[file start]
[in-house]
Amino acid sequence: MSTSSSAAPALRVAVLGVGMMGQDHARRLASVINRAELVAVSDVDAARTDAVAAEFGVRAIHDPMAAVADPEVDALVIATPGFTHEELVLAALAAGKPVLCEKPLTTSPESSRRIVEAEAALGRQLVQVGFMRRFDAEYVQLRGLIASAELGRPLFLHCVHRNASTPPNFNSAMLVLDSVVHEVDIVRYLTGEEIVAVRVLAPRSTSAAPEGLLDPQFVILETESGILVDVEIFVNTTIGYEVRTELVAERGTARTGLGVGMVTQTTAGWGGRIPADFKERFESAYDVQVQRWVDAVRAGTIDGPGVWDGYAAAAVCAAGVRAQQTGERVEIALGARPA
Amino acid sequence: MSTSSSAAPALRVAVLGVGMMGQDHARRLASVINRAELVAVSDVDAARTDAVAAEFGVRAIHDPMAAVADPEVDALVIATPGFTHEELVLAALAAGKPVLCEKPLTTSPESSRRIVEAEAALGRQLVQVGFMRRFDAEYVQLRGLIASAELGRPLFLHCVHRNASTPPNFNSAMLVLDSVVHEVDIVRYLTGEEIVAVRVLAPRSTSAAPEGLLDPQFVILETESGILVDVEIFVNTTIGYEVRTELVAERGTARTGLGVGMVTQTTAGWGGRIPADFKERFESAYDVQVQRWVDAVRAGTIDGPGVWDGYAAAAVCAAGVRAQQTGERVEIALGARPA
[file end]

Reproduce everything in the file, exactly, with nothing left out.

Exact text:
[in-house]
Amino acid sequence: MSTSSSAAPALRVAVLGVGMMGQDHARRLASVINRAELVAVSDVDAARTDAVAAEFGVRAIHDPMAAVADPEVDALVIATPGFTHEELVLAALAAGKPVLCEKPLTTSPESSRRIVEAEAALGRQLVQVGFMRRFDAEYVQLRGLIASAELGRPLFLHCVHRNASTPPNFNSAMLVLDSVVHEVDIVRYLTGEEIVAVRVLAPRSTSAAPEGLLDPQFVILETESGILVDVEIFVNTTIGYEVRTELVAERGTARTGLGVGMVTQTTAGWGGRIPADFKERFESAYDVQVQRWVDAVRAGTIDGPGVWDGYAAAAVCAAGVRAQQTGERVEIALGARPA
Amino acid sequence: MSTSSSAAPALRVAVLGVGMMGQDHARRLASVINRAELVAVSDVDAARTDAVAAEFGVRAIHDPMAAVADPEVDALVIATPGFTHEELVLAALAAGKPVLCEKPLTTSPESSRRIVEAEAALGRQLVQVGFMRRFDAEYVQLRGLIASAELGRPLFLHCVHRNASTPPNFNSAMLVLDSVVHEVDIVRYLTGEEIVAVRVLAPRSTSAAPEGLLDPQFVILETESGILVDVEIFVNTTIGYEVRTELVAERGTARTGLGVGMVTQTTAGWGGRIPADFKERFESAYDVQVQRWVDAVRAGTIDGPGVWDGYAAAAVCAAGVRAQQTGERVEIALGARPA